Published: 10/01/2001, Volume 112, No. 5787 Page 22 23

Your correspondents from the NHS Modernisation Board (letters, pages 20-21, 29 November 2001) are right to welcome much of what the government has come up with in Patient and Public Involvement in Health: response to the listening exercise.

Particularly welcome is its recognition of a continuing role for a statutory national body, with a remit to support patient involvement and raise issues of concern to the public with the appropriate bodies.

This was only achieved as a result of the robust debate that the first attempt to abolish community health councils and the Association of CHCs for England and Wales engendered.

They are also right to point out that, for all the ambitious ideas to become reality, substantial extra funding will be required. So far, there is no more than a 'bid' for an undisclosed sum.

But they seem to have seriously underestimated levels of dissatisfaction with the proposals as they stand, involving as they do the abolition of CHCs and their replacement by what is widely regarded as a fragmented range of new bodies, likely to confuse patients and the public.

As recent surveys of local voluntary services and mental health advocates have shown, there remain high levels of support - if CHCs are to go - for something to replace them:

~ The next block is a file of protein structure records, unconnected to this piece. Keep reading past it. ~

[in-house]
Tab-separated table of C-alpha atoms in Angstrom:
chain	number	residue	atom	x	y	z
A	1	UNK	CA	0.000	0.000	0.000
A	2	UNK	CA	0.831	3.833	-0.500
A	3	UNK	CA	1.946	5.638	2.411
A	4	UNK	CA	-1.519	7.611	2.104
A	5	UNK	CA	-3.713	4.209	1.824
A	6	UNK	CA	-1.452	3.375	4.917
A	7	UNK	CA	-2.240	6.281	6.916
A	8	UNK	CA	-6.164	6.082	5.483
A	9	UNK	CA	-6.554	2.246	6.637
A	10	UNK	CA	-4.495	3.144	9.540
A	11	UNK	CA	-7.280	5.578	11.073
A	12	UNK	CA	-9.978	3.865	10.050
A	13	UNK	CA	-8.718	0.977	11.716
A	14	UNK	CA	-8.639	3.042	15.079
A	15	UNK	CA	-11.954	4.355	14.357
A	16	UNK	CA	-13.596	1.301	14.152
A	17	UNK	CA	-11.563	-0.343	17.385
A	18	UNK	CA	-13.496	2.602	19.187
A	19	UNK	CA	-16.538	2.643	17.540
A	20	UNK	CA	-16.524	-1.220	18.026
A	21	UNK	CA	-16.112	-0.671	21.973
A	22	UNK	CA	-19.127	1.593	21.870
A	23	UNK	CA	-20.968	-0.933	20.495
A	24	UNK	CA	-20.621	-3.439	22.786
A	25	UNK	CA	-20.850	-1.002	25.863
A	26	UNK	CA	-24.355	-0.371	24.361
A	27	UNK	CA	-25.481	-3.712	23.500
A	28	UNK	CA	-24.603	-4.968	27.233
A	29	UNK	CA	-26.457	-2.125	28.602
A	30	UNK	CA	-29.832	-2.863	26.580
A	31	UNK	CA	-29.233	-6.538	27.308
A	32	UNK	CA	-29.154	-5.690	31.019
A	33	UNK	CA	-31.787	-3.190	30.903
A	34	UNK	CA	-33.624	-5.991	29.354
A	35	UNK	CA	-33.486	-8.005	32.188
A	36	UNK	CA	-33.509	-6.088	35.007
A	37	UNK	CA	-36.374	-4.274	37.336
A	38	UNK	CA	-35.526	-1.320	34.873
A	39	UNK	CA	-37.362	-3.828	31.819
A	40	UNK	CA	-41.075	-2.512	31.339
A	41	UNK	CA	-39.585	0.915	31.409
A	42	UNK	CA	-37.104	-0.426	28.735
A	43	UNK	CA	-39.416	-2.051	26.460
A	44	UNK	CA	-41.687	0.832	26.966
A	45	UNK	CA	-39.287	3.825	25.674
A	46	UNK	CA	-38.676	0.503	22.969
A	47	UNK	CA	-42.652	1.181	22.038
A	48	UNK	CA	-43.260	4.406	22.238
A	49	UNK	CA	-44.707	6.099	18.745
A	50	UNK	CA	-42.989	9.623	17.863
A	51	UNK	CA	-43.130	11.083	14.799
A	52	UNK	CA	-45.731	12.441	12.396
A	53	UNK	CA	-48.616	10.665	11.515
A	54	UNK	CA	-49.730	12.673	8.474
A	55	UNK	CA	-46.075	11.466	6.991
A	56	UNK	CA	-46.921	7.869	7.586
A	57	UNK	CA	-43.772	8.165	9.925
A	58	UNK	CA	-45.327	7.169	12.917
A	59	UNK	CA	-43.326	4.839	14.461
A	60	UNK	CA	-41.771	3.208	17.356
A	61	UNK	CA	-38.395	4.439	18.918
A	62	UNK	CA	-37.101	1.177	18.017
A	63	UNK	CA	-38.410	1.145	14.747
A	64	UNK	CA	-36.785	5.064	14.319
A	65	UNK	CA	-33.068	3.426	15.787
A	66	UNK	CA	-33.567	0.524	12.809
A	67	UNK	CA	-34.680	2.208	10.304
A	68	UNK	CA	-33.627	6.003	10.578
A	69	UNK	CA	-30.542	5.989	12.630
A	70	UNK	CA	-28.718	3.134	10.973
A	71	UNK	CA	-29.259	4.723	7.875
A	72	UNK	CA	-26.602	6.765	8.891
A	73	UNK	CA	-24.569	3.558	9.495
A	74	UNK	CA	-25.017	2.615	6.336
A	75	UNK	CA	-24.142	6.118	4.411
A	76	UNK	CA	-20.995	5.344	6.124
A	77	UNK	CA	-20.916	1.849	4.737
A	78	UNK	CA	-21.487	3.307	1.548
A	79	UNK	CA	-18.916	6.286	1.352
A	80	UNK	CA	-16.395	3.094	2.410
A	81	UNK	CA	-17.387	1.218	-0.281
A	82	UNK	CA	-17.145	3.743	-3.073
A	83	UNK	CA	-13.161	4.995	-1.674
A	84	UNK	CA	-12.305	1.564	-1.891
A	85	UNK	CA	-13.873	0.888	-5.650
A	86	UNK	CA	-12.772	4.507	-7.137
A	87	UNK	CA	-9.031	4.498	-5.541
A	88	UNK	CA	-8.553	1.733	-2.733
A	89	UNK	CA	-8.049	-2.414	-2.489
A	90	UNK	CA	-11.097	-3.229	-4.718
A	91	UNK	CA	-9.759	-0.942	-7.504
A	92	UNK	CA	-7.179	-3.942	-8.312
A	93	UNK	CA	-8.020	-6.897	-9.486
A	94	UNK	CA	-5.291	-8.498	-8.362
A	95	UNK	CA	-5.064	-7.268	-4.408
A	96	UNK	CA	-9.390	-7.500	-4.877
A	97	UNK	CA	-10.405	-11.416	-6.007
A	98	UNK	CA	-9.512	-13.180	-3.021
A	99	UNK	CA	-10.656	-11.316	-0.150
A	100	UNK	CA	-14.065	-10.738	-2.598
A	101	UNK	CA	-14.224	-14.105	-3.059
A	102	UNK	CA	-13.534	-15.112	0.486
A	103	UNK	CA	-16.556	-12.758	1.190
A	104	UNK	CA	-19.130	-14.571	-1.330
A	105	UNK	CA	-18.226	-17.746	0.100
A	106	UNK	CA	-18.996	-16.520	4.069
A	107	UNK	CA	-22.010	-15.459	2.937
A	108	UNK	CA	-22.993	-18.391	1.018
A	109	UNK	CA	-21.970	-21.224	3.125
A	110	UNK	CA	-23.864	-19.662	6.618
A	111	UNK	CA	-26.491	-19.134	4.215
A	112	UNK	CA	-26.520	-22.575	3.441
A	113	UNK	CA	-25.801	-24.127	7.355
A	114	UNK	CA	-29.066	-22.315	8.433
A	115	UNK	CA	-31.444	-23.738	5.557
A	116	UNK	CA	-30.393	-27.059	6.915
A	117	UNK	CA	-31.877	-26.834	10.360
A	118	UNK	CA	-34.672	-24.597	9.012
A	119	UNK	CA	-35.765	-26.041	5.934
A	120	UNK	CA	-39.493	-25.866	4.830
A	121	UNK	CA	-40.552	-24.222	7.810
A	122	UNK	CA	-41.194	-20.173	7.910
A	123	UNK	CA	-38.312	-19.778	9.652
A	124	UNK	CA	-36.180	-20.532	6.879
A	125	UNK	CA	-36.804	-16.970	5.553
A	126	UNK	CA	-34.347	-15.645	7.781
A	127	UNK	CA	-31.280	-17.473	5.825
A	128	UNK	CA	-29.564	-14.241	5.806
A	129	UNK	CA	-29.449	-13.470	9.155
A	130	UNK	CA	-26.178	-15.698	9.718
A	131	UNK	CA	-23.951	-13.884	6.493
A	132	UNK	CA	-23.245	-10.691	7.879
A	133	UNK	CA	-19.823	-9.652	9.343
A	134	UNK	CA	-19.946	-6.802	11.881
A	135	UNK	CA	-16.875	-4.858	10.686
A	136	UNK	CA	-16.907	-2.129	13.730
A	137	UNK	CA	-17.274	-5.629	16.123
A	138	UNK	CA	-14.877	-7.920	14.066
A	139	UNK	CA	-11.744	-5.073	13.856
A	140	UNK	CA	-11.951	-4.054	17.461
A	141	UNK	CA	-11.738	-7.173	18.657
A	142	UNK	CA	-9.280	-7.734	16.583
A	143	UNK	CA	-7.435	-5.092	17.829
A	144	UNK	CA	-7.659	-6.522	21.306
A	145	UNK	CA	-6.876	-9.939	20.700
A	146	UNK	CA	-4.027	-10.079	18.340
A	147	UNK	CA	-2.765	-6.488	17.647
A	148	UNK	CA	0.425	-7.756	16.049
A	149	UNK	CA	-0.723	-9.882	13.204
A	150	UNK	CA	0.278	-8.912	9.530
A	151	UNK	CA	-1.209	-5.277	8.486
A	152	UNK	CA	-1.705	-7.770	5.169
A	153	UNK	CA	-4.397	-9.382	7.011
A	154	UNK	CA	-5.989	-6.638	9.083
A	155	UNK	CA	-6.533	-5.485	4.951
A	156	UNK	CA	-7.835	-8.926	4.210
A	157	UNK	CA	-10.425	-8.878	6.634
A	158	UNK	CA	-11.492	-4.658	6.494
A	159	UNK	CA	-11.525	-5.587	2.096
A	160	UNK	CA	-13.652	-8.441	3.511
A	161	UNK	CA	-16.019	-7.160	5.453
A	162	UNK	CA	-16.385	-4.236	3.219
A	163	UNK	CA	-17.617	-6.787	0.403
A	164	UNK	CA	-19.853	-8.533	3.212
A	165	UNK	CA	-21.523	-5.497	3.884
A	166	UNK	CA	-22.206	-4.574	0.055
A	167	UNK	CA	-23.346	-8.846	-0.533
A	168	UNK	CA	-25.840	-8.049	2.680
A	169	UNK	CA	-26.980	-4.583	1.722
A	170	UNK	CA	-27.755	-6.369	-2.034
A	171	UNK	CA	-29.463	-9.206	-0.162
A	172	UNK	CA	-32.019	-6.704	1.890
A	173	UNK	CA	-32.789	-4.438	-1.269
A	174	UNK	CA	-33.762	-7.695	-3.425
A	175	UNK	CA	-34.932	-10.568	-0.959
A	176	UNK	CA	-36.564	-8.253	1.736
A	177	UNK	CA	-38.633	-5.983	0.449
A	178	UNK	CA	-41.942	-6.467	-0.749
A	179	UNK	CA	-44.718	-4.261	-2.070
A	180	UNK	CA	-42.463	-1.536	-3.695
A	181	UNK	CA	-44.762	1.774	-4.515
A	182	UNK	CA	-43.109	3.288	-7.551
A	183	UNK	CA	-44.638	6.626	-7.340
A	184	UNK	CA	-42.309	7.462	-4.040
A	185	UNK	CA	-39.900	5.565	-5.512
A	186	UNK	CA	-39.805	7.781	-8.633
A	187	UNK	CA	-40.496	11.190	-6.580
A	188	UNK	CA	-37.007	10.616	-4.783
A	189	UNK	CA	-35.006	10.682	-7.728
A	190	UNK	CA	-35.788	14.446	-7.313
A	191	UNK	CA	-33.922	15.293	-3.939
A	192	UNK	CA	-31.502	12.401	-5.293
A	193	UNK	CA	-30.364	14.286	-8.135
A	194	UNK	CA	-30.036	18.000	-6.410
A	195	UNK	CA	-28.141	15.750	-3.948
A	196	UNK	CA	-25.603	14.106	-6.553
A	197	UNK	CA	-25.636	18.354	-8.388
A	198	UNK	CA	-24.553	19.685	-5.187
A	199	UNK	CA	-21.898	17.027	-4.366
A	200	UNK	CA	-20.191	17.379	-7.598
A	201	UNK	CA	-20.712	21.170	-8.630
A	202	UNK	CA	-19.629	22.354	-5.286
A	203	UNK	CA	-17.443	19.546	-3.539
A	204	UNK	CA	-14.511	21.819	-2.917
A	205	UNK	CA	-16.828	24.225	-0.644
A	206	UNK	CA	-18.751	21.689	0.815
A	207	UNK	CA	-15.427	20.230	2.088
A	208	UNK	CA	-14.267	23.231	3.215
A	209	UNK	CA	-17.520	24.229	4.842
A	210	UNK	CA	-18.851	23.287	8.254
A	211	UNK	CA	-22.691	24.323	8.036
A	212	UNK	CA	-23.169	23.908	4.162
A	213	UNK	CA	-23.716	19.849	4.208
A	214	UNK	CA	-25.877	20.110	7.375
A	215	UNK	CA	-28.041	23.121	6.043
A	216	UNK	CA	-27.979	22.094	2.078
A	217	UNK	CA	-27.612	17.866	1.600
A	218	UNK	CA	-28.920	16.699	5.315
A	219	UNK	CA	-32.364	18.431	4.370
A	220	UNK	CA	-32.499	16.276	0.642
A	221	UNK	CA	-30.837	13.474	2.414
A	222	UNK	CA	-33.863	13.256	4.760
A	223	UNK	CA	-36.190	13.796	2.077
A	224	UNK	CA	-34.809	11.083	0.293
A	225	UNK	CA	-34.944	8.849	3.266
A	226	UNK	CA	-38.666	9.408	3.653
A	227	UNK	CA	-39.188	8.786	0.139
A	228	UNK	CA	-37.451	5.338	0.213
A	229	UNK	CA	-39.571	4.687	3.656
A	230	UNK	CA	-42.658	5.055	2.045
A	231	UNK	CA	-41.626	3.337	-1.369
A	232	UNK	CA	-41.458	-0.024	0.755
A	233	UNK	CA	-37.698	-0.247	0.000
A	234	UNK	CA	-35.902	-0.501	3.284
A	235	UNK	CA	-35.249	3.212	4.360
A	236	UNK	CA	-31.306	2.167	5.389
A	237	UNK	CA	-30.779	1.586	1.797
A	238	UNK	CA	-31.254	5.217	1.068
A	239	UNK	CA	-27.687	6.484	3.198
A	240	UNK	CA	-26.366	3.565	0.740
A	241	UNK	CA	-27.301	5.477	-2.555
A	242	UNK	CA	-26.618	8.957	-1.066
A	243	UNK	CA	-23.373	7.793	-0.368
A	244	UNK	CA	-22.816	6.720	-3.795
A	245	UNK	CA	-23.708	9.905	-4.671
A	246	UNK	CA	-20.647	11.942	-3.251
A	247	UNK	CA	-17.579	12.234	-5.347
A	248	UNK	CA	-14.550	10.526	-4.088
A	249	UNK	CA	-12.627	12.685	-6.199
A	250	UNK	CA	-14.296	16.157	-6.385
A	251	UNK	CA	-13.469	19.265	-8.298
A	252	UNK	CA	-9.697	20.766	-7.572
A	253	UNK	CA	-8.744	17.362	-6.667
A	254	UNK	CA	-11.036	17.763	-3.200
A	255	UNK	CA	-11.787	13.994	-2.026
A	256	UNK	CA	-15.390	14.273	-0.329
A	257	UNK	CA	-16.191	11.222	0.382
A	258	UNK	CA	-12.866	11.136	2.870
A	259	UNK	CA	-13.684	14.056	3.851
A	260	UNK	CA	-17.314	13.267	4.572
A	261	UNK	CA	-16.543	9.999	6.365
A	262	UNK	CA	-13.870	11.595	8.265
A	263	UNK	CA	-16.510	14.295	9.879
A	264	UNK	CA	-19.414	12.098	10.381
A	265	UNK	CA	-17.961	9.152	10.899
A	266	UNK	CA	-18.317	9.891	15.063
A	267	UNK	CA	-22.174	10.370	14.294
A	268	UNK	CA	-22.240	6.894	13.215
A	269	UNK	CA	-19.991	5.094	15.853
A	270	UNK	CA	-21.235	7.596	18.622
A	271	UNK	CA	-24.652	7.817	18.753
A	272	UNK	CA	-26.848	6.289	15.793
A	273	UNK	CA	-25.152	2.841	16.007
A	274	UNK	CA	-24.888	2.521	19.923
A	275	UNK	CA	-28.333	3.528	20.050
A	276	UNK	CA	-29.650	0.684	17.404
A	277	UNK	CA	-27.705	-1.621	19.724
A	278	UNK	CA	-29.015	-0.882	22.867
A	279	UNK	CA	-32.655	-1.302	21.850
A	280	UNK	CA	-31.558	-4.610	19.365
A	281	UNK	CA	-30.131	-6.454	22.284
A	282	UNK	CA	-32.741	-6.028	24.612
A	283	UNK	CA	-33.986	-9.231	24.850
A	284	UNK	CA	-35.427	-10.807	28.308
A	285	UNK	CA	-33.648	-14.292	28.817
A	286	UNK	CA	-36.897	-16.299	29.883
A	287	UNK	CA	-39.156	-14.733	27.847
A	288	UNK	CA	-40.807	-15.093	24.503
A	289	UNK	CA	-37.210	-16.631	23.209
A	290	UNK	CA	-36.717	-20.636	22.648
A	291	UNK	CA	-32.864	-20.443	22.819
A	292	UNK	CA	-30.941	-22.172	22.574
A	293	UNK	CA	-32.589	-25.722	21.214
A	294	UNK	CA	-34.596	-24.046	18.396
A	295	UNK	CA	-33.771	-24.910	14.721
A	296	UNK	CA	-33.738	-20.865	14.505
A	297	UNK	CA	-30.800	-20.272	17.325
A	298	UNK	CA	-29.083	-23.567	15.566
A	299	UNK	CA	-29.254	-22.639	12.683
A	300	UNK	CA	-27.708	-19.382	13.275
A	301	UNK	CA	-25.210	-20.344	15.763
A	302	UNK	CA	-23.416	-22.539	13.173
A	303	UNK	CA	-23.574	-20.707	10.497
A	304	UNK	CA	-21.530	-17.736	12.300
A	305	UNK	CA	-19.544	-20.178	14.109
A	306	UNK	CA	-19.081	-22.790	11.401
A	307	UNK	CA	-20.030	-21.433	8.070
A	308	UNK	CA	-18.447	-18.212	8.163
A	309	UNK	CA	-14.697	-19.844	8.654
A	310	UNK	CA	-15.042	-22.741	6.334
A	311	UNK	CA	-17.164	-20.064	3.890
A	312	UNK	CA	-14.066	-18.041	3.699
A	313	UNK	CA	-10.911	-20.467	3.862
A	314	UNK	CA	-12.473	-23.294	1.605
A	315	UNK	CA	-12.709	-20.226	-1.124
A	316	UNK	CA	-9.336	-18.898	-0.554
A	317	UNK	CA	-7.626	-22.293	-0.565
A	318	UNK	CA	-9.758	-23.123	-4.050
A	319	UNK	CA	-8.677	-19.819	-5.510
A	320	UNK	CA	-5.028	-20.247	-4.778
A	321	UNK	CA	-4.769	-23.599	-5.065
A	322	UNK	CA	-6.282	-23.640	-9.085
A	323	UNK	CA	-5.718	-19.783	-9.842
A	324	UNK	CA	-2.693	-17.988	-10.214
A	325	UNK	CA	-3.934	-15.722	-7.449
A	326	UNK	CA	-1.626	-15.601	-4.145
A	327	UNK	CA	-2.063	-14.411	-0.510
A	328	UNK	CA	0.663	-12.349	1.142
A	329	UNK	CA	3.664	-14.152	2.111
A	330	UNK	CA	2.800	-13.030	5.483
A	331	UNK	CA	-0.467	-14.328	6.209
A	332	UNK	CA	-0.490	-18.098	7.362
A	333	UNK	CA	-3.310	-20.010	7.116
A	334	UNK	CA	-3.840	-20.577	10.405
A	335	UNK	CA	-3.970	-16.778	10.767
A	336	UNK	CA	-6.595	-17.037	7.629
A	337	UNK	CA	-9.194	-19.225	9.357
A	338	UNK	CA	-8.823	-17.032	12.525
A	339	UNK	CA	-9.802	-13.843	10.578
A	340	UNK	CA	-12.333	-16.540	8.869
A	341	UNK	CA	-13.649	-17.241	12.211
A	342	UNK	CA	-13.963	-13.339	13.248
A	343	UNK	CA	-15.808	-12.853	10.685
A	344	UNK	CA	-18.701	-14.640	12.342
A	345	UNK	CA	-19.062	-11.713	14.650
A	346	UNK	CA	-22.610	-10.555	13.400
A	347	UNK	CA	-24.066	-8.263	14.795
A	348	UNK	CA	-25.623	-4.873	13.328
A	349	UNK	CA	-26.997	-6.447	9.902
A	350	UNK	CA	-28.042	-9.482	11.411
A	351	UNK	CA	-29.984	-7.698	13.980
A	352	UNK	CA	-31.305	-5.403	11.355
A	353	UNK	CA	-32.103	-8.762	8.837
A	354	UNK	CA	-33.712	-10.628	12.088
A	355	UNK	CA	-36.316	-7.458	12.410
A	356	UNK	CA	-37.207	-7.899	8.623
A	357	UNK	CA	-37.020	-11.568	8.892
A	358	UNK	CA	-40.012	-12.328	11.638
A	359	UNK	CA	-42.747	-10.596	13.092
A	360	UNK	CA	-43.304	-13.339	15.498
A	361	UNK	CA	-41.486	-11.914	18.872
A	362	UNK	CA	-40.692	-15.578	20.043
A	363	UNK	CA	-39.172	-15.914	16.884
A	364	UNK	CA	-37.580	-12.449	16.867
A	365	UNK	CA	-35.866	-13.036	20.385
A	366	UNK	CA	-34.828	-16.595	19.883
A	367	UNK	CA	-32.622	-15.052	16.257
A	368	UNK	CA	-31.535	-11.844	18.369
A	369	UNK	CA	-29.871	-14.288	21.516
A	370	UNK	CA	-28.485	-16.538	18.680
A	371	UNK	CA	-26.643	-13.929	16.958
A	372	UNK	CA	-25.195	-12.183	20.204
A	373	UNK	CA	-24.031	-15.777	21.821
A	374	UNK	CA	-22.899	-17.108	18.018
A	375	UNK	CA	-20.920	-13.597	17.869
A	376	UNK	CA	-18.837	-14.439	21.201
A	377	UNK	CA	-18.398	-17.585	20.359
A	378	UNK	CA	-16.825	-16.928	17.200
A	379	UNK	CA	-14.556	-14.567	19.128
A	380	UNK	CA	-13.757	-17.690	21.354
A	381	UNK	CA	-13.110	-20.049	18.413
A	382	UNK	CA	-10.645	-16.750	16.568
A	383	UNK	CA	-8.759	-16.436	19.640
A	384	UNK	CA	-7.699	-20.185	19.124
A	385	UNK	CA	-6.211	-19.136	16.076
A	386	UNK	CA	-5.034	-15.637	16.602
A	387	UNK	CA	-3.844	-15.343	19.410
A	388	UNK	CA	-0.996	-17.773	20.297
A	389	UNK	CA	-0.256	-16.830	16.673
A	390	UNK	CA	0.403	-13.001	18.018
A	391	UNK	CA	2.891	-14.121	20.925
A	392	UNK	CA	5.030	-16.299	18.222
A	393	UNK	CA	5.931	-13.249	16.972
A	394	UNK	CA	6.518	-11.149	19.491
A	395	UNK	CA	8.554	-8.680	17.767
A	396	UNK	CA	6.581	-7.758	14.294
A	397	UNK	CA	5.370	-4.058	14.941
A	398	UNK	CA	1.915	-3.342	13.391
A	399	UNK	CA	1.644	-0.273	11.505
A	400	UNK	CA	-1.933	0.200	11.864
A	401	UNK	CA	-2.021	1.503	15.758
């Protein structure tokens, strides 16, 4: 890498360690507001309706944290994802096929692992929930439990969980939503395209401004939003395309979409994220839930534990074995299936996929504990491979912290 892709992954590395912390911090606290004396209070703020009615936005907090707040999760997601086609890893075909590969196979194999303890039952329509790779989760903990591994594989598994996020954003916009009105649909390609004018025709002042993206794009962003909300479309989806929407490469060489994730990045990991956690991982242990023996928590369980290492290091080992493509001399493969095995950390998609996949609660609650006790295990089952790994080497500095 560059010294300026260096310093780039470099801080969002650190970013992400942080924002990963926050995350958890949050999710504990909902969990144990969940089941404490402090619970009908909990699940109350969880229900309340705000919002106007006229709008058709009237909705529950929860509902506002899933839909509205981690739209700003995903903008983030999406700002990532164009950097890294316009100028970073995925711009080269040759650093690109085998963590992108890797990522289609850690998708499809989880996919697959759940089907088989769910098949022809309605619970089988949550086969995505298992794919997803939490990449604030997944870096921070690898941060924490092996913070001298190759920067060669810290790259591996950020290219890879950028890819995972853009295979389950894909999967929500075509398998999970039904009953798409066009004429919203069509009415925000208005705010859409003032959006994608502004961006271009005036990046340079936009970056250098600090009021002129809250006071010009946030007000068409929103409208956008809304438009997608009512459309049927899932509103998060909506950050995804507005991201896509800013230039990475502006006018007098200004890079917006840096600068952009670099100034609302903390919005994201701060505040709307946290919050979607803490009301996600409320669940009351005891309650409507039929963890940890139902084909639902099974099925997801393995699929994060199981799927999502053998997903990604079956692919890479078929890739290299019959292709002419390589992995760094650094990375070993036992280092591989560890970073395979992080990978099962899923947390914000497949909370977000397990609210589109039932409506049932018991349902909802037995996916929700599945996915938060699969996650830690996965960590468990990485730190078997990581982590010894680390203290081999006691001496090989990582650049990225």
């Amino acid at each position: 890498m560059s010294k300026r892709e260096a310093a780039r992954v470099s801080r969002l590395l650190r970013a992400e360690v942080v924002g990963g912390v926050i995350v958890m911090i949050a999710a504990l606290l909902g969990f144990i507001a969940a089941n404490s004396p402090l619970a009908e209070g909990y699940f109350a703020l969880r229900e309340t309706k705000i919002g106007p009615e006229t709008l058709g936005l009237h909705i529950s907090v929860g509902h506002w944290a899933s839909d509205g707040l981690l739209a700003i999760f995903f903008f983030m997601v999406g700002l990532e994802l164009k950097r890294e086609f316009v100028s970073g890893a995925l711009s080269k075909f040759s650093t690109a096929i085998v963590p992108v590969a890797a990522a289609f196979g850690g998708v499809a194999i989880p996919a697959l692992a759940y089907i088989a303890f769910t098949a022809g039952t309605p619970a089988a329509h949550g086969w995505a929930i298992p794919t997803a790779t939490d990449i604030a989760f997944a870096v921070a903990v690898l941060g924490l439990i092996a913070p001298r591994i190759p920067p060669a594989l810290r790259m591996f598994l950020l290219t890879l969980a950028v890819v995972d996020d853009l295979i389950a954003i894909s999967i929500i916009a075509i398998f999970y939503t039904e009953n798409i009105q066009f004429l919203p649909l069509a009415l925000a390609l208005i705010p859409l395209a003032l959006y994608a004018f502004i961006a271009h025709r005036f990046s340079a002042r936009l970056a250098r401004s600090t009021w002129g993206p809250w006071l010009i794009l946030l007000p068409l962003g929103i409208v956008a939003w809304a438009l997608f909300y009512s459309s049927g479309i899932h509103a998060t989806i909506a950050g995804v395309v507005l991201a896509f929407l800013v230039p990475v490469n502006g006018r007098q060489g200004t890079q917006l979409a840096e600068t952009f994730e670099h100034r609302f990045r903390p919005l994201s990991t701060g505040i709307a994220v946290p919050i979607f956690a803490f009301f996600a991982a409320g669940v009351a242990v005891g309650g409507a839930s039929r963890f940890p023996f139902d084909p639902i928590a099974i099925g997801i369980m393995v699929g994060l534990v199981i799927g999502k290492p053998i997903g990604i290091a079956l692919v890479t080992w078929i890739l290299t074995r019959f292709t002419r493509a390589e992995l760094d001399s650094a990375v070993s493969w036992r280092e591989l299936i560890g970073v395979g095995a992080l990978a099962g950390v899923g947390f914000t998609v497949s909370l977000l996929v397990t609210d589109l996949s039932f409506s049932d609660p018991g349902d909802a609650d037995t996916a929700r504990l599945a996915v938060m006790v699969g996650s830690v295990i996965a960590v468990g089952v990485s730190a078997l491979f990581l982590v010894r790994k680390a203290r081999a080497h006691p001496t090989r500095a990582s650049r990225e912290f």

local, lay-led health watchdogs, capable of providing independent advice and support with complaints and taking an overview for their communities.

The government's abolition proposals have also faced widespread criticism in Parliament. Two of the three main parties have attacked the proposals, and the plans have been criticised by Labour MPs, including health select committee chair David Hinchliffe.

It is time that scrutiny of the NHS and public involvement stopped being a political football.

These are issues about which it should be perfectly possible to have political consensus.

Indeed, this is vital if the system that emerges from the legislative process is to be one that enjoys widespread public confidence. Abolishing a statutory local health watchdog of proven efficacy, without putting in its place a body capable of making sense of the local health economy, is unlikely to deliver such confidence.

We remain hopeful that some of the constructive solutions which we and others have put forward, that build on the best of the government's ideas while addressing the chief concerns, will be taken up.

It would be a tragedy if there was not a willingness to listen now when we have a once-in-a-generation opportunity to deliver a system that genuinely empowers patients and the public and puts them at the heart of the NHS.

Peter Walsh Director ACHCEW